My Mother gave me bracelet when I was 7 years old and I’m not sure I ever treasured a gift so much in my life. Inscribed on it was: Aries – Loving, kind and optimistic. I had to ask what optimistic meant and that word seemed very important, big and complicated. I was born on Good Friday in April and my Mother made me feel extra special for that. Now that I’m 51, I realize that in giving me that gift she convinced me that I was those things. I was loving, kind and optimistic. There’s nothing more powerful in the world than telling a child they possess wonderful characteristics. It was a prophecy for me to fulfill. I would say I’ve lived my entire life proud of my ability to truly be OPTIMISTIC. To see the glass half full, to turn lemons into lemonade and to always carpe diem my day regardless of how it’s handed to me. There’s my brag in all its glory. Happy to share all my faults and shortcomings at a later date.
When my son was diagnosed with autism in 2005 at 3 years old, I knew in my heart that I could handle this! I would do everything I could for him until there was no life in me and even then I would help prepare the world for him before I left. Our autism journey has been a challenging one, but thats okay. You know why? I am strong enough and I’m loving, kind and optimistic. My rose-colored glasses are firmly in place and we shall persevere. I’d like to think that despite our challenges, that I have always risen to the occasion and handled it all with the love and kindness that my son deserves and I believe in my heart that I have. I have to add that I’m pretty sure my son is the sweetest soul the earth has ever known.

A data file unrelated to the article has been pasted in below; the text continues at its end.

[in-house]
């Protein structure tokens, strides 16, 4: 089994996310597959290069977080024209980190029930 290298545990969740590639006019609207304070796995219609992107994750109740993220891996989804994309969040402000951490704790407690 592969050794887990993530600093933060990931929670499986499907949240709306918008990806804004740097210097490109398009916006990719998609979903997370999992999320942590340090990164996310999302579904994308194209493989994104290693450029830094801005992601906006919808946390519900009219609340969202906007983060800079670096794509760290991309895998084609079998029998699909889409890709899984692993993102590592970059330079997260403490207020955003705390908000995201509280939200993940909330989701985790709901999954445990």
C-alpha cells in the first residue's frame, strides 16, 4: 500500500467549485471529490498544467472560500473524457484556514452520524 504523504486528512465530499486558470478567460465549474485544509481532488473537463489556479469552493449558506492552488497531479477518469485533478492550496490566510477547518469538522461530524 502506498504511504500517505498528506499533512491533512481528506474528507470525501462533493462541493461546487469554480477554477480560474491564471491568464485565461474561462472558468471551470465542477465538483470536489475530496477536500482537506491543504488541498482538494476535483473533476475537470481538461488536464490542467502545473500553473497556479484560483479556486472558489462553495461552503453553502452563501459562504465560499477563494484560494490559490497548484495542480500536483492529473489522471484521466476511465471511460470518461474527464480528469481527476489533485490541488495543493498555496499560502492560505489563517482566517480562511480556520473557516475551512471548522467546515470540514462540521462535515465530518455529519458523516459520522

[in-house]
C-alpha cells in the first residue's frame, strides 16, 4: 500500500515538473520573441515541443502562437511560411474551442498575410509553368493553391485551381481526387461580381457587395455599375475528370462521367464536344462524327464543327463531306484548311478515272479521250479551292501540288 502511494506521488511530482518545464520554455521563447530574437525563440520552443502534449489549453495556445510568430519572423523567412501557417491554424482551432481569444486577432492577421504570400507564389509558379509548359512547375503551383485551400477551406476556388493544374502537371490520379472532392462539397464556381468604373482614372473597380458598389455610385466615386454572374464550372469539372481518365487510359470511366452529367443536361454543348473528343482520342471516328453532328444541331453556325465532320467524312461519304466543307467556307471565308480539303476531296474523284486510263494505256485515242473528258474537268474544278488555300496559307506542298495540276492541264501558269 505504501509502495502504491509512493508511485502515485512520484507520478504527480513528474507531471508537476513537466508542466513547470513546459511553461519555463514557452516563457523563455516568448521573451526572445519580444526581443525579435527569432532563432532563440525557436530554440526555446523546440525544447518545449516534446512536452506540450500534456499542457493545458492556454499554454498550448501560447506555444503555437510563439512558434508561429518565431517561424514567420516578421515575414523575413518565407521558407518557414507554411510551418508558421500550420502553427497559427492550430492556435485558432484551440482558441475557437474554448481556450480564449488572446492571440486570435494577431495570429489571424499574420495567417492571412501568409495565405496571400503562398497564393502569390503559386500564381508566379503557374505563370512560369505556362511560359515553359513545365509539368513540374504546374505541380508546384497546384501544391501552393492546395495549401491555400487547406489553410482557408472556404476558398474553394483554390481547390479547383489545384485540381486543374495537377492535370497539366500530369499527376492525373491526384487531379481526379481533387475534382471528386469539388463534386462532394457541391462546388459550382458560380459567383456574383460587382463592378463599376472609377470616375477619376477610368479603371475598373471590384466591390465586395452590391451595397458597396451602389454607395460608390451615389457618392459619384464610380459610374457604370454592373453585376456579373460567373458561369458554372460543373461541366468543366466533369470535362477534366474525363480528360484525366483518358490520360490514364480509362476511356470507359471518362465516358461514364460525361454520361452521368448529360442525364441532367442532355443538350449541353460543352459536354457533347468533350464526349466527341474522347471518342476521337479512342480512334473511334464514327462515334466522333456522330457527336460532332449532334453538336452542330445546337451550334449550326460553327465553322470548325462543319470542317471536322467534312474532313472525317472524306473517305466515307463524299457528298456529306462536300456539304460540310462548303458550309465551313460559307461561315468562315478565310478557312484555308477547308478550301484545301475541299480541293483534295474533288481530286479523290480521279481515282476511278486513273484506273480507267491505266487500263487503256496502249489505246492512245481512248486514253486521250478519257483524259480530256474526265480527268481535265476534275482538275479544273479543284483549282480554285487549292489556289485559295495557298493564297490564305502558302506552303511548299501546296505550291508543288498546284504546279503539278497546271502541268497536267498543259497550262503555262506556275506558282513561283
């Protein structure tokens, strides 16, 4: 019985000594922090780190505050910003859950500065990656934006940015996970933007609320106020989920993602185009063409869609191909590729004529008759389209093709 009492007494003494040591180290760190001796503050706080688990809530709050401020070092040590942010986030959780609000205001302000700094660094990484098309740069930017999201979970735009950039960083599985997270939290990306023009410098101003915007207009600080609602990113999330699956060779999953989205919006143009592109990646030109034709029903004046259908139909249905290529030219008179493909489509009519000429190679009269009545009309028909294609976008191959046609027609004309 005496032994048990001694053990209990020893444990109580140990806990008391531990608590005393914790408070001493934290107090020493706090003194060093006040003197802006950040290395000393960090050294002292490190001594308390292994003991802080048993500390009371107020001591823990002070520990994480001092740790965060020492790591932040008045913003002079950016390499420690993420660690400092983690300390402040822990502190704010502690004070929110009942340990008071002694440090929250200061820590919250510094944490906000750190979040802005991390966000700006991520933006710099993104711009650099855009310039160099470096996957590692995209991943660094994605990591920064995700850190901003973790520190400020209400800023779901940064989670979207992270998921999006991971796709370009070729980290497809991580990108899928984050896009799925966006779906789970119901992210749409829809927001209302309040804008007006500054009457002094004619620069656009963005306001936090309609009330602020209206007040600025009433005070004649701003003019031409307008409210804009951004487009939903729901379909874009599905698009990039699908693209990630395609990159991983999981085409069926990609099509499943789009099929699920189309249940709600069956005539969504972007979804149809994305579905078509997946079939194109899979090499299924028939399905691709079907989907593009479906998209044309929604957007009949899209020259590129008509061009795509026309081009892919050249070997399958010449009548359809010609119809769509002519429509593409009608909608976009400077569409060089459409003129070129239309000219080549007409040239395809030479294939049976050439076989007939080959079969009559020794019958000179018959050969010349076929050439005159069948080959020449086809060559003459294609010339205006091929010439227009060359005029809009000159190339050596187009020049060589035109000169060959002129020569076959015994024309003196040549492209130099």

In 2013 my son had a strange episode while eating his breakfast. He kept nodding off and it was followed by strange behavior and then vomiting. I rushed him to the hospital and they told me he was fine. In retrospect, I’m certain that was a seizure. Then a grand mal seizure followed a month later. I can handle this. We will be aggressive and we will make sure this doesn’t happen again. He started a modified-atkins/ketogenic diet as well as some brain exercises and he didn’t have another seizure for a year. See!!! I can handle anything. Life: you sure about that? They came back with a vengeance. After doing some research and seeing a neurologist, I felt certain that the next step would be CBD which wasn’t legal in Virginia but some good people were working on that. I found an organic grower and had it shipped to us. He went 8 weeks without a seizure, but I was told that the strain might need to be changed periodically to maintain efficacy and doing that was more difficult than I realized. The next few years, the word titration would be way too dominant of a word in our lives. The entire time that this epilepsy was taking over my every thought, my mother and brother would both pass away. It has been a long 7 years trying 6 different medications, 7 different doctors and trips to both Boston for Tufts, Florida for a specialist, UVA and VCU and although he possesses none of the true epileptic traits, nobody can make them stop. NO medication will stop these seizures and they’re awful. We watched and experienced behaviors from my son that defied who he is inside. Aggression and anger that’s not him, but instigated by medications that weren’t even working. We’ve titrated and changed, we titrated and increased, we titrated up and down and all over the place, but nothing was working. EEG’s at home, EEG’s in the hospital with extended stays, every therapy under the sun and nothing has worked. I won’t stop trying because I can’t. SOMETHING is setting them off and although I’ve been told that maybe I should just “accept” them, I just can’t.